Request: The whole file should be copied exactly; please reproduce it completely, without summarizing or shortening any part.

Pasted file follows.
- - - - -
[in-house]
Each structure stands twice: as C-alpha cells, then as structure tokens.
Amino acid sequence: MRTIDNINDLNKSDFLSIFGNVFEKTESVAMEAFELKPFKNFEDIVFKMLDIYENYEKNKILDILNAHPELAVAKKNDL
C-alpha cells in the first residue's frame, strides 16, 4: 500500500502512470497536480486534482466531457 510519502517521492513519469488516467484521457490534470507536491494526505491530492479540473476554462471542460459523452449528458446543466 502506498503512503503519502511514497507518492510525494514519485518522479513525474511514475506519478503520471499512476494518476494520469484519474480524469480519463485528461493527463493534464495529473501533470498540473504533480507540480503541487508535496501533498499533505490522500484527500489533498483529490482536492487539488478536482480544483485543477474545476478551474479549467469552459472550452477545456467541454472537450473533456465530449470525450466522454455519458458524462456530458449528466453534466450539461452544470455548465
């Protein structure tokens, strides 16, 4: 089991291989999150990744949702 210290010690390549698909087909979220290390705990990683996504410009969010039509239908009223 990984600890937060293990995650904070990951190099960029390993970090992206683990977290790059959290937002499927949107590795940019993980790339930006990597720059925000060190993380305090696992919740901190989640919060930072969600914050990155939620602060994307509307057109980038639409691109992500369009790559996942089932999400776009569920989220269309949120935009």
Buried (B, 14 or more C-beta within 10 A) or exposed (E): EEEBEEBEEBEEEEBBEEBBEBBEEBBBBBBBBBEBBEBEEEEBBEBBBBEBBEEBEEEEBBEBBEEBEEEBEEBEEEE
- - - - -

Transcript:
[in-house]
Each structure stands twice: as C-alpha cells, then as structure tokens.
Amino acid sequence: MRTIDNINDLNKSDFLSIFGNVFEKTESVAMEAFELKPFKNFEDIVFKMLDIYENYEKNKILDILNAHPELAVAKKNDL
C-alpha cells in the first residue's frame, strides 16, 4: 500500500502512470497536480486534482466531457 510519502517521492513519469488516467484521457490534470507536491494526505491530492479540473476554462471542460459523452449528458446543466 502506498503512503503519502511514497507518492510525494514519485518522479513525474511514475506519478503520471499512476494518476494520469484519474480524469480519463485528461493527463493534464495529473501533470498540473504533480507540480503541487508535496501533498499533505490522500484527500489533498483529490482536492487539488478536482480544483485543477474545476478551474479549467469552459472550452477545456467541454472537450473533456465530449470525450466522454455519458458524462456530458449528466453534466450539461452544470455548465
């Protein structure tokens, strides 16, 4: 089991291989999150990744949702 210290010690390549698909087909979220290390705990990683996504410009969010039509239908009223 990984600890937060293990995650904070990951190099960029390993970090992206683990977290790059959290937002499927949107590795940019993980790339930006990597720059925000060190993380305090696992919740901190989640919060930072969600914050990155939620602060994307509307057109980038639409691109992500369009790559996942089932999400776009569920989220269309949120935009």
Buried (B, 14 or more C-beta within 10 A) or exposed (E): EEEBEEBEEBEEEEBBEEBBEBBEEBBBBBBBBBEBBEBEEEEBBEBBBBEBBEEBEEEEBBEBBEEBEEEBEEBEEEE